Public trust in the Bank of Canada has been dented by post-pandemic inflation and it needs to be rebuilt, governor Tiff Macklem said on Wednesday. 

"For many of our citizens, this has been their first experience with high inflation, and it has been painful," Macklem said during a panel discussion at the 2024 Conference of Montreal, alongside Deutsche Bundesbank president Joachim Nagel and BNP Paribas Canada CEO Sonja Volpe.

"Inflation harms people and the economy, and it corrodes trust in our market-based system." 

Macklem said the Bank of Canada needs to find ways to explain its policies to a wide range of audiences, including families trying to navigate uncertain times. 

"We need to meet people where they are and ensure they understand what we’re doing and why we’re doing it," he said. 

He said the recent bout of inflation has made people feel cheated and angry as their paycheques don’t stretch as far as they did before. 

"Recent history has been a stark reminder that inflation is our common enemy," he said. 

Last week, the central bank announced a quarter-point cut to its key interest rate, the first since a steep hiking cycle that began in March 2022 in an effort to curb inflation. 

Since then, the economy has cooled and so has inflation, giving the central bank enough confidence to start lowering interest rates. 

Macklem said it's reasonable to expect more cuts on the horizon, but that the central bank is taking it "one meeting at a time." 

On Wednesday, the U.S. Federal Reserve kept its own rate steady, as the Canadian economy has weakened faster under the weight of rate hikes. Macklem acknowledged the divergence between the two central banks' policies, but said it isn't currently a cause for concern. 

“There are limits to that divergence … but we’re not close to that limit," he said.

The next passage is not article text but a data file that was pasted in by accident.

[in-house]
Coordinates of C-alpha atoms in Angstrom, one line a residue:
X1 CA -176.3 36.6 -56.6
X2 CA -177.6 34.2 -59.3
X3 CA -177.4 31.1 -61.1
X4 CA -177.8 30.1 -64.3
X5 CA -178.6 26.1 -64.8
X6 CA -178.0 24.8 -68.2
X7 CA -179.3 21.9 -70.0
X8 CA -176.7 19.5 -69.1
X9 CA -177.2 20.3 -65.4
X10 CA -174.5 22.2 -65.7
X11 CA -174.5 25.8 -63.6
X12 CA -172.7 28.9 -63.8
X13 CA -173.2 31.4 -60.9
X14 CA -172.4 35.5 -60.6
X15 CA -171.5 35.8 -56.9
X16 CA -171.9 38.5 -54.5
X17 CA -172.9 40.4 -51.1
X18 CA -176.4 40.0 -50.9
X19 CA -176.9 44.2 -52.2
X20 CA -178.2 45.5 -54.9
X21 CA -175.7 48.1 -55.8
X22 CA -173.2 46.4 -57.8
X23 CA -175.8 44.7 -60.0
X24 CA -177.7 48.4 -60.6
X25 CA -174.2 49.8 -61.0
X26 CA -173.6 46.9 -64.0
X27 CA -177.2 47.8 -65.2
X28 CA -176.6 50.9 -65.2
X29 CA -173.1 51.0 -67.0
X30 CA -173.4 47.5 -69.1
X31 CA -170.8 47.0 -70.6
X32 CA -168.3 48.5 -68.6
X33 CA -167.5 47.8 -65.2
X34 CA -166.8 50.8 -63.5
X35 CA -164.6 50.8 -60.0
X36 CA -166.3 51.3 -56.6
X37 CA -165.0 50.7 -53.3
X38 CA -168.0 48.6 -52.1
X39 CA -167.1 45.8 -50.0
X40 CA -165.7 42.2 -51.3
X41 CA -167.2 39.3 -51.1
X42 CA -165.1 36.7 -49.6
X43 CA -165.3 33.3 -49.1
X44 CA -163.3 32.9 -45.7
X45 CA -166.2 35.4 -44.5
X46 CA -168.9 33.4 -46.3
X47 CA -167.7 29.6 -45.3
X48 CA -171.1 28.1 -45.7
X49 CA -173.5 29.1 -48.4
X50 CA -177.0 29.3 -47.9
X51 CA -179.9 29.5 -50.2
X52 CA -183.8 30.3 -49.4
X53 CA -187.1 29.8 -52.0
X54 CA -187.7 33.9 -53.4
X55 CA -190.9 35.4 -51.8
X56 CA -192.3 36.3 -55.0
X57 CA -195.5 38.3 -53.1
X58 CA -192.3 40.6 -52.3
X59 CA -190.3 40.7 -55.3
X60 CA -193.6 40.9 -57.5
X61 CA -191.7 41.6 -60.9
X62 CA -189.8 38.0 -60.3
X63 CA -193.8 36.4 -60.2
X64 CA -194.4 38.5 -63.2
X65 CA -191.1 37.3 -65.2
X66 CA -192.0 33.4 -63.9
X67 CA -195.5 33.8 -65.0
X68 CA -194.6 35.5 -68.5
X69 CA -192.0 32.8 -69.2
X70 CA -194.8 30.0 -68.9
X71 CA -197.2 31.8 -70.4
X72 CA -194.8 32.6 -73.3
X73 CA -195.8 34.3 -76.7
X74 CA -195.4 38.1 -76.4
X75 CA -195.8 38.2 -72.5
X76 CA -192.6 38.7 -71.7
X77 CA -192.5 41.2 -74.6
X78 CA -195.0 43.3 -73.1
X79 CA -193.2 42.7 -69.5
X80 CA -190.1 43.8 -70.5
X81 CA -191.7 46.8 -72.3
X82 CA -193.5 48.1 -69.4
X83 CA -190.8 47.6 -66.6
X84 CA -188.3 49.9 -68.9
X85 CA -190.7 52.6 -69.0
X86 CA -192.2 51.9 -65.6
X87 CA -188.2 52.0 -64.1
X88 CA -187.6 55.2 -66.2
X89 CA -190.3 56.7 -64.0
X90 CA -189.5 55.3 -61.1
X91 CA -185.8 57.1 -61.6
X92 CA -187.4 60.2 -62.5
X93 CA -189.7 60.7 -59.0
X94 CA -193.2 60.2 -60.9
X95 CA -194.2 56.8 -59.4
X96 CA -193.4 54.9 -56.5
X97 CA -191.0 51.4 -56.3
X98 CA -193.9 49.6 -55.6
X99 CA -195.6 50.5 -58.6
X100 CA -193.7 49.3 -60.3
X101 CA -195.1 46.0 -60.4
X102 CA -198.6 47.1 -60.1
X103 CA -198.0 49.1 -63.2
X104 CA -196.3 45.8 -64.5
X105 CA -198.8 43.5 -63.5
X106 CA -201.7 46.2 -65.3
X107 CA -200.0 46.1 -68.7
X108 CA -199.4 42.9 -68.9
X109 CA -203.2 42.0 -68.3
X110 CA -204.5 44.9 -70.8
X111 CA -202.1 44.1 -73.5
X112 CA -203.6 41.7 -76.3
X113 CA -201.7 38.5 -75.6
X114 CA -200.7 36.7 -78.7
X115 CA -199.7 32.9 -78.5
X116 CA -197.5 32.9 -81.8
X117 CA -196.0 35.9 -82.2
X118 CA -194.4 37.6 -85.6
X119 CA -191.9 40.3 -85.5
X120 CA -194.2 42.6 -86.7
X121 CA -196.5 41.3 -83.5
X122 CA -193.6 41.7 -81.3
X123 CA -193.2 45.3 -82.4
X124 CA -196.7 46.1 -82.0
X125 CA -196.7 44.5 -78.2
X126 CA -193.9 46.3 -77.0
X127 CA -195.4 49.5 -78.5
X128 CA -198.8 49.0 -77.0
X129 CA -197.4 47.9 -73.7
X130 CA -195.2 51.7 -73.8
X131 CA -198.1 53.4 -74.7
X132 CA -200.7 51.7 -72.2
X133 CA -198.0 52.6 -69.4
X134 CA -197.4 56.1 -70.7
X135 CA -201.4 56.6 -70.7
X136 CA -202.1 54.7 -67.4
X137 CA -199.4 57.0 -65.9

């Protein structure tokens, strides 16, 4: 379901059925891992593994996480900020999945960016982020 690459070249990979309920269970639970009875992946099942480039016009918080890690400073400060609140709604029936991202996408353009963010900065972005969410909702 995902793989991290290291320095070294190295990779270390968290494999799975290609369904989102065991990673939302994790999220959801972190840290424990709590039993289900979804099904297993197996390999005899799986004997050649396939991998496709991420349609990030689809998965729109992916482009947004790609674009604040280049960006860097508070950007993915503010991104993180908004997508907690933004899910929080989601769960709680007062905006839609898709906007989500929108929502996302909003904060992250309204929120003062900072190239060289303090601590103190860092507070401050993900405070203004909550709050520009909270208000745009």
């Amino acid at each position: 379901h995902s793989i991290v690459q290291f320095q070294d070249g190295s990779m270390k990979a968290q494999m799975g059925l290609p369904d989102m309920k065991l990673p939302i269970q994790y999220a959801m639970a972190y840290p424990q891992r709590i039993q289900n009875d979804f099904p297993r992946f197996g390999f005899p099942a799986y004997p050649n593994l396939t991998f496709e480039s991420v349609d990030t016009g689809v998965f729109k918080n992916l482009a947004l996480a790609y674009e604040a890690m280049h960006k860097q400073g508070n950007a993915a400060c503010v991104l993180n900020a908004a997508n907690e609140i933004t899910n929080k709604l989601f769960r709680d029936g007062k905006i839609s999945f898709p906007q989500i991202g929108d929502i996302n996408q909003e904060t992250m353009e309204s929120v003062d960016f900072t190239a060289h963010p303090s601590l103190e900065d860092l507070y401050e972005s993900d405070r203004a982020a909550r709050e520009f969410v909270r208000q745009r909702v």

Macklem also said businesses and central banks need to be prepared for heightened volatility in supply chains amid climate change, geopolitical tensions and technological change. 

"But the challenges of the future are rarely the same as those of the past," he said. "Supply shocks are likely to be more important going forward."

He added that though interest rates are easing in some economies, global interest rates are unlikely to return to pre-pandemic levels.

Rates in the years after the financial crisis were "unusually low," said Macklem.

"The new normal won't be the old normal." 

Macklem also raised concerns about productivity in Canada, which he said has been declining out of the pandemic instead of picking up as expected.

With structural factors including demographic shifts and deglobalization that could increase inflationary pressures, raising productivity is important, he said, adding that "weak investment in Canada" is a big part of the problem. 

"Productivity makes your businesses more internationally competitive, it pays for higher wages ... it creates fiscal space. And for monetary policy, it means the economy can grow faster without creating inflation." 

This report by The Canadian Press was first published June 12, 2024.